Bimetal thermometers are by far the most common thermometers around. Their simple design makes them easy to mass produce, and even though they have a low price point, they are still fairly accurate. But how do you know when you should calibrate it? Or is there simply no need to? In this blog, we check out why and when you should calibrate your bimetal thermometer.
Bimetal thermometers work by converting the temperature increase or decrease into mechanical displacement through a bimetallic strip inside of the thermometer stem. The bimetallic strip is made up of two metals attached to each other. The metals used can include copper. brass or steel. Because the two metals expand or contract differently when the temperature increases or decreases, the difference causes the indicator to move. The difference in expansion is also explained as a difference in coefficients of thermal expansion. The indicator is attached to a dial at the front of the thermometer, with temperature indications alongside the dial. When the indicator is moved by a temperature increase, we can see that visually by inspecting the dial.
Calibration is most easily explained as making sure a thermometer is accurate. This is done by testing whether the bimetal thermometer indicates what it should indicate by comparing it to something you know the temperature of. In the case of bimetal thermometers, you can adjust the thermometers with the nut located below the dial. Calibration should be important when you need to be sure of your thermometer’s measurement. For more common questions, read our recent blog on temperature calibration.
Bimetal thermometers can suffer a loss in accuracy from various sources. When you suspect that one of the following is the case, you should probably perform a simple calibration to see what is up:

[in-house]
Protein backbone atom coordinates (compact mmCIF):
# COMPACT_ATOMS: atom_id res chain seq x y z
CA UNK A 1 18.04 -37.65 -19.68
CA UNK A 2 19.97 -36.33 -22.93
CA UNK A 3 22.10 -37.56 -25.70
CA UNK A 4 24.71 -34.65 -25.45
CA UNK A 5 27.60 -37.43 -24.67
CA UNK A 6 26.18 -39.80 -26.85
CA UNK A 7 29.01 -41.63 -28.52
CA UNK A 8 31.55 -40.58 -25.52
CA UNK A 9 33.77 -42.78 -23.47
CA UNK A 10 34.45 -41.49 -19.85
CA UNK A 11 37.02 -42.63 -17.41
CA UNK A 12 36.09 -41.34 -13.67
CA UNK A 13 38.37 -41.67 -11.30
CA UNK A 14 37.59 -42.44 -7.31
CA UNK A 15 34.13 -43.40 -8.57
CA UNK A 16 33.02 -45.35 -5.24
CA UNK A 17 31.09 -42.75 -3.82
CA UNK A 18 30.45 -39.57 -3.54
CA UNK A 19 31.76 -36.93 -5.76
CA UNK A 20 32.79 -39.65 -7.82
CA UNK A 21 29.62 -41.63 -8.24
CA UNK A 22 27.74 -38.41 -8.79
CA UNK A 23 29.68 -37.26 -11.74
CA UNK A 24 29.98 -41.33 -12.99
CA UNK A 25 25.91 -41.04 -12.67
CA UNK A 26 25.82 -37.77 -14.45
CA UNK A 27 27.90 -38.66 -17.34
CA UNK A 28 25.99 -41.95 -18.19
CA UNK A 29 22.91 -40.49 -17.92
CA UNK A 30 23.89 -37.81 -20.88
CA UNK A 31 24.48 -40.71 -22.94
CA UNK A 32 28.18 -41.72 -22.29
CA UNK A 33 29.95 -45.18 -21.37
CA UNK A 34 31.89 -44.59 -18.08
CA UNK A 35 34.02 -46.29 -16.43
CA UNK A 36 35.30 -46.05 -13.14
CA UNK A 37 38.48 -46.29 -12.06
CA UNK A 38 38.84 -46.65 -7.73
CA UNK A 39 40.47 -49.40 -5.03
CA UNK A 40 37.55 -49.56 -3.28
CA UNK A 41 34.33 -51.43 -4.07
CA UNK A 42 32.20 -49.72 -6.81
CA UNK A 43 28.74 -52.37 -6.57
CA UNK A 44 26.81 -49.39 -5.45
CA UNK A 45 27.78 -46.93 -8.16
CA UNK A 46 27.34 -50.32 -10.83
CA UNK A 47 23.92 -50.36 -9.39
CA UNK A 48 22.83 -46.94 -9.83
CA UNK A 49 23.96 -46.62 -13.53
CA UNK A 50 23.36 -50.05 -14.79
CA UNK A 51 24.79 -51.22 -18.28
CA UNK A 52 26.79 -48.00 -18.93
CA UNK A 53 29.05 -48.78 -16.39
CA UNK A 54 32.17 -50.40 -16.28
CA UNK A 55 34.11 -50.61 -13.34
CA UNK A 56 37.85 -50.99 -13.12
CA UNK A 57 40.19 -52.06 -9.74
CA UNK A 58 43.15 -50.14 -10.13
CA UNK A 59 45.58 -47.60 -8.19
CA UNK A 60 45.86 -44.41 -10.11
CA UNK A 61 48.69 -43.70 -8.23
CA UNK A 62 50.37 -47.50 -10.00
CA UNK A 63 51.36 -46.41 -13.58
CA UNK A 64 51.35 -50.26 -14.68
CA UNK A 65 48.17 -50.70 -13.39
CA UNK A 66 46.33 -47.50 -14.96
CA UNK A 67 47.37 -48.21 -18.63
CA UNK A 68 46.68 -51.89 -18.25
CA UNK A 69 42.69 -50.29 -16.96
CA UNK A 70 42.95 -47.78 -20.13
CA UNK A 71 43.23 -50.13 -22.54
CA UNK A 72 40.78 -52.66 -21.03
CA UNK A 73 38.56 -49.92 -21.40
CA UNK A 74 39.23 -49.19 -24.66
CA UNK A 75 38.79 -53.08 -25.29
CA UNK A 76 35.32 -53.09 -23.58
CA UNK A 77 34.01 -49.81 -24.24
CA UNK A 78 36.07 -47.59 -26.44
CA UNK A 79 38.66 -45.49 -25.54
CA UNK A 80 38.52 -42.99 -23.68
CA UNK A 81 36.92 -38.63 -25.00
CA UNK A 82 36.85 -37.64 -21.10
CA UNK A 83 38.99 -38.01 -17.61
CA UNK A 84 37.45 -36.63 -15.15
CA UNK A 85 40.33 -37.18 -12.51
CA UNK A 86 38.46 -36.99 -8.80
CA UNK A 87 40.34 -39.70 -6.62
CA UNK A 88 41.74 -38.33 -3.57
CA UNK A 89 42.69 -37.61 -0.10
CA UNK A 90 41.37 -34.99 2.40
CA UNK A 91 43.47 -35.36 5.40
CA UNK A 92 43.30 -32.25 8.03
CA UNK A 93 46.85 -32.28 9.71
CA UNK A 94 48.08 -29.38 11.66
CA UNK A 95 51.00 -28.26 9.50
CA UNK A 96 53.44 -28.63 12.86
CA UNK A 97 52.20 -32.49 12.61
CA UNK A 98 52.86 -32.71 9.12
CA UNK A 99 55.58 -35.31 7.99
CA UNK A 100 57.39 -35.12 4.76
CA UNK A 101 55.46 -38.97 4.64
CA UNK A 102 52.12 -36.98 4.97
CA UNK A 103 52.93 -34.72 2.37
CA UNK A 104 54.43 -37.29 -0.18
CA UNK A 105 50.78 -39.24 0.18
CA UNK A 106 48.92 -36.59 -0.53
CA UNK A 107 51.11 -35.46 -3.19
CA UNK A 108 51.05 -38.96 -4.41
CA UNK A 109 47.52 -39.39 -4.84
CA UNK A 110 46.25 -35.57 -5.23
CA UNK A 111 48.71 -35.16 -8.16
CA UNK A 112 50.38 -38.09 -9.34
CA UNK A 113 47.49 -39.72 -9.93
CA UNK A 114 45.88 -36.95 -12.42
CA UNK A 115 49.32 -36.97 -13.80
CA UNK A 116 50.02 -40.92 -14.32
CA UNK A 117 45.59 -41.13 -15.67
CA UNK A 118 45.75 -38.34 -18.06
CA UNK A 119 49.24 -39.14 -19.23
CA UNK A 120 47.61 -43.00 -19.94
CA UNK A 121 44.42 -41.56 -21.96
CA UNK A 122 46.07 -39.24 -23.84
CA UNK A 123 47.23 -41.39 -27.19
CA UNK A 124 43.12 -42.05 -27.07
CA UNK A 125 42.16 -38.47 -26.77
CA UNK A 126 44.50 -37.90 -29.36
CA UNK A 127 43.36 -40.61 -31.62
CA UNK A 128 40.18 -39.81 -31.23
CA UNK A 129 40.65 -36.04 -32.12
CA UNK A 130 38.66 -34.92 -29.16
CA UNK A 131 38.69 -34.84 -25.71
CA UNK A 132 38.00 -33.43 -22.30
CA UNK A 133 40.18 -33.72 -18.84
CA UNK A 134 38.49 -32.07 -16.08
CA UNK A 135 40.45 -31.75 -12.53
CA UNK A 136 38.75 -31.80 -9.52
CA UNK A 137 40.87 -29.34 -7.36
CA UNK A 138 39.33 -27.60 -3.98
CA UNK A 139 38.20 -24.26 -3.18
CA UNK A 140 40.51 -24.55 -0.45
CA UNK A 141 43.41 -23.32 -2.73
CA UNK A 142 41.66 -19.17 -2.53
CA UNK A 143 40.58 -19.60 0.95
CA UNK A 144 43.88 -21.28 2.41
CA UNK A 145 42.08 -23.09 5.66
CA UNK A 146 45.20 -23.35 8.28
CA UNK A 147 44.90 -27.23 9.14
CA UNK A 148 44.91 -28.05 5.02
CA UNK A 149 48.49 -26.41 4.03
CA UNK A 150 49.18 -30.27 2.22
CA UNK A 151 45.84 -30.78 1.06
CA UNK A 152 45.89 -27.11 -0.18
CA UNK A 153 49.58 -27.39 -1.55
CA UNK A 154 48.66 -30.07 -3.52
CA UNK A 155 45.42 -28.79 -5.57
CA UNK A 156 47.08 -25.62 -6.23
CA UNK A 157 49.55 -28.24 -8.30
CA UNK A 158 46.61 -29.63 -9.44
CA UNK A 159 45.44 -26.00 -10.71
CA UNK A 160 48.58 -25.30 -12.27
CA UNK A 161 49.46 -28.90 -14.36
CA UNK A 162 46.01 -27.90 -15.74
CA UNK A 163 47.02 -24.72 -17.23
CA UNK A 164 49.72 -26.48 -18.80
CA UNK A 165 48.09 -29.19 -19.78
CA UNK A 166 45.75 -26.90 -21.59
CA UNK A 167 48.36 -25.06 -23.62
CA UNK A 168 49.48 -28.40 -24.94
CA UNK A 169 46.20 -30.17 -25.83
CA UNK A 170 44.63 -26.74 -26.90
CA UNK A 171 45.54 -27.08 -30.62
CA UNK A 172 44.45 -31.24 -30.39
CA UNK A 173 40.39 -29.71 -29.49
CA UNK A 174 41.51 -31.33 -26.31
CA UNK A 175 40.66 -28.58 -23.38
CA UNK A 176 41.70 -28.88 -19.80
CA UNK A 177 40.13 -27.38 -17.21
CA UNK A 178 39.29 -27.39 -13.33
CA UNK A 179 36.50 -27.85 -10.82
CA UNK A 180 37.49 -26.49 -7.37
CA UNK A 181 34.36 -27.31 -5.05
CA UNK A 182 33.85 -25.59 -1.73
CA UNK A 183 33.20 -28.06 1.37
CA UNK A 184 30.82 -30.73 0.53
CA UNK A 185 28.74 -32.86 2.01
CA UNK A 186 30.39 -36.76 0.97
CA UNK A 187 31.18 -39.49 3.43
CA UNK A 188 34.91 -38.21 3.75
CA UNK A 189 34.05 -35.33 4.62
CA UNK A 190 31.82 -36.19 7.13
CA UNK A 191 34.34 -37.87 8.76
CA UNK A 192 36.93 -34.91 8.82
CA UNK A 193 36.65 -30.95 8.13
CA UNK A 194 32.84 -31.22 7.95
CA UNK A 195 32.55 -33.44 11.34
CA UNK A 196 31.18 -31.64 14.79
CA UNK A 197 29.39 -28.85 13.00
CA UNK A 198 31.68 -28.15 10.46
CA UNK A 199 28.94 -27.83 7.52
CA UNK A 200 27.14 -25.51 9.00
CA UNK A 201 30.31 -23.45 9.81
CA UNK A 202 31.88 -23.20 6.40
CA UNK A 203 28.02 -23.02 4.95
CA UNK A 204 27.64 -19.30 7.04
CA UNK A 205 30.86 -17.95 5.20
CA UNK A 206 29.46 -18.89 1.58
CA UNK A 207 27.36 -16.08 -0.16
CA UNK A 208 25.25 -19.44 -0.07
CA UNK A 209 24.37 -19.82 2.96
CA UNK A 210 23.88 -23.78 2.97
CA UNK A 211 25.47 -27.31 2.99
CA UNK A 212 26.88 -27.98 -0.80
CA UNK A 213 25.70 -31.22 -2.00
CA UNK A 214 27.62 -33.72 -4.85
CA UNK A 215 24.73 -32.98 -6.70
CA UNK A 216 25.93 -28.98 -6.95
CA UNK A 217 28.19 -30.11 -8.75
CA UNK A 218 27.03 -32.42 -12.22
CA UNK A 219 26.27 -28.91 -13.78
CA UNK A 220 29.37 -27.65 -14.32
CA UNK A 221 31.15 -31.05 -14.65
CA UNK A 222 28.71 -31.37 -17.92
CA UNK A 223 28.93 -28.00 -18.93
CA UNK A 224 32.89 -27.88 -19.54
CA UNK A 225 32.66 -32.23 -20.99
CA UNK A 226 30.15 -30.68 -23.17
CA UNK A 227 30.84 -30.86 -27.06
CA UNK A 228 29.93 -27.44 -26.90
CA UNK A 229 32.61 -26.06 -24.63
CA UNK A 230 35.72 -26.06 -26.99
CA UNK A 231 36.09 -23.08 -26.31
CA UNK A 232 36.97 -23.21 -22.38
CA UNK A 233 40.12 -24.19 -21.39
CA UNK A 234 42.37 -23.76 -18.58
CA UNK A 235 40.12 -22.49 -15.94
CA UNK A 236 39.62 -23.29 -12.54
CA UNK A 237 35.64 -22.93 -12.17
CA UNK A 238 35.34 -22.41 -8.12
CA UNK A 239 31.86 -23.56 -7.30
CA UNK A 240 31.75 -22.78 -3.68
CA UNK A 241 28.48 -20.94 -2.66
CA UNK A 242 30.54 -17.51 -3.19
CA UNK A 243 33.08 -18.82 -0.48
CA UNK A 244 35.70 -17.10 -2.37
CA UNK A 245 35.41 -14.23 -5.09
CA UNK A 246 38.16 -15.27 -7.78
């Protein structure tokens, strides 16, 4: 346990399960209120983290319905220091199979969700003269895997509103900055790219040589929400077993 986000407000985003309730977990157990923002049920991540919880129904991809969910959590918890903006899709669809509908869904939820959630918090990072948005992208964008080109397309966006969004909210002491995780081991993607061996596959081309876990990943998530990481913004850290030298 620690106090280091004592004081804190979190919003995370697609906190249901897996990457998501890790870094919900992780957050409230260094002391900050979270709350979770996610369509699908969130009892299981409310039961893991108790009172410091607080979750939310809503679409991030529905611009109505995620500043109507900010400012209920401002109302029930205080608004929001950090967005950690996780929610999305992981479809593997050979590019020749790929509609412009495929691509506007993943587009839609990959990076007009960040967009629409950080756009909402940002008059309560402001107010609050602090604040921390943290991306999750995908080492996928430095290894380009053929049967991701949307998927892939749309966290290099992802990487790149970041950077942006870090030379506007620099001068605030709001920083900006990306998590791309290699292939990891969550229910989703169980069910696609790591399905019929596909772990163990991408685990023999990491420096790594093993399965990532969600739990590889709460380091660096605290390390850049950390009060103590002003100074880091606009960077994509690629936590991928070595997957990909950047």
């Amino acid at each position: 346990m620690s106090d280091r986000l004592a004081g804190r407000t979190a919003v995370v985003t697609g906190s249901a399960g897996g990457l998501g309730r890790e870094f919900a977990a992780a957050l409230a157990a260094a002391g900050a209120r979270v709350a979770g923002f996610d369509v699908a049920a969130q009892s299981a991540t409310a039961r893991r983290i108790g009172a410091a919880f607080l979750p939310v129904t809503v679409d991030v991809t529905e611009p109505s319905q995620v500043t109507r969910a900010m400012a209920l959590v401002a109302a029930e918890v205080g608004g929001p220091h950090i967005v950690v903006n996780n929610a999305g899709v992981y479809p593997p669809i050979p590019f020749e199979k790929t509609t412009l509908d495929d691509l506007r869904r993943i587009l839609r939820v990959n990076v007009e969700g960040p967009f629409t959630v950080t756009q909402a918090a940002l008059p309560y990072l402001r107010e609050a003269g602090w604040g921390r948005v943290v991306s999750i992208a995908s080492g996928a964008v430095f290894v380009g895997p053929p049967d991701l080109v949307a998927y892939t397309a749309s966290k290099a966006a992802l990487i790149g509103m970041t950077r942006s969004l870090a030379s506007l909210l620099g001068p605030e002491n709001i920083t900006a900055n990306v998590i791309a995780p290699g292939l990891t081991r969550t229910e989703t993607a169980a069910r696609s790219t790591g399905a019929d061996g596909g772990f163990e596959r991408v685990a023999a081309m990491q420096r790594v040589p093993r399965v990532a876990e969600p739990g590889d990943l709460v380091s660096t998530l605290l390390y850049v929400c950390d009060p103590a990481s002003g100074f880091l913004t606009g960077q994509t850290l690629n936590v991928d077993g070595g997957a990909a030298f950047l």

The reasons are simple, so the cure is just as simple. There is an easy way to calibrate bimetal thermometers, as they have a nut on the back of the dial that can be adjusted manually. To calibrate, you first set up a glass or bucket (depending on the size of the insert) and fill it all the way with ice. You then add cold water to fill it up entirely and let it sit for a couple of minutes. After a few minutes have passed, you can insert the thermometer. Make sure the stem of the thermometer is as much submerged as possible, or the surrounding air will influence your reading. When the indicator settles down, check that it should indicate 0°C. If it does not, adjust the nut (while the thermometer is still in there) so that the thermometer indicates 0°C. Now you are done. The thermometer should now be as accurate as you can make it without using calibrated equipment.
If there are strict requirements for your thermometer, you may consider more precise temperature calibration. You can read more on temperature calibration in our other article about the 4 main steps to calibrate temperature instruments.
So you calibrated your thermometer, but the response time is now lacking! How to fix this? Go and check out WIKA’s blog about the response time differences between gas-actuated and bimetal thermometers and check whether you may want to upgrade to a gas-actuated thermometer.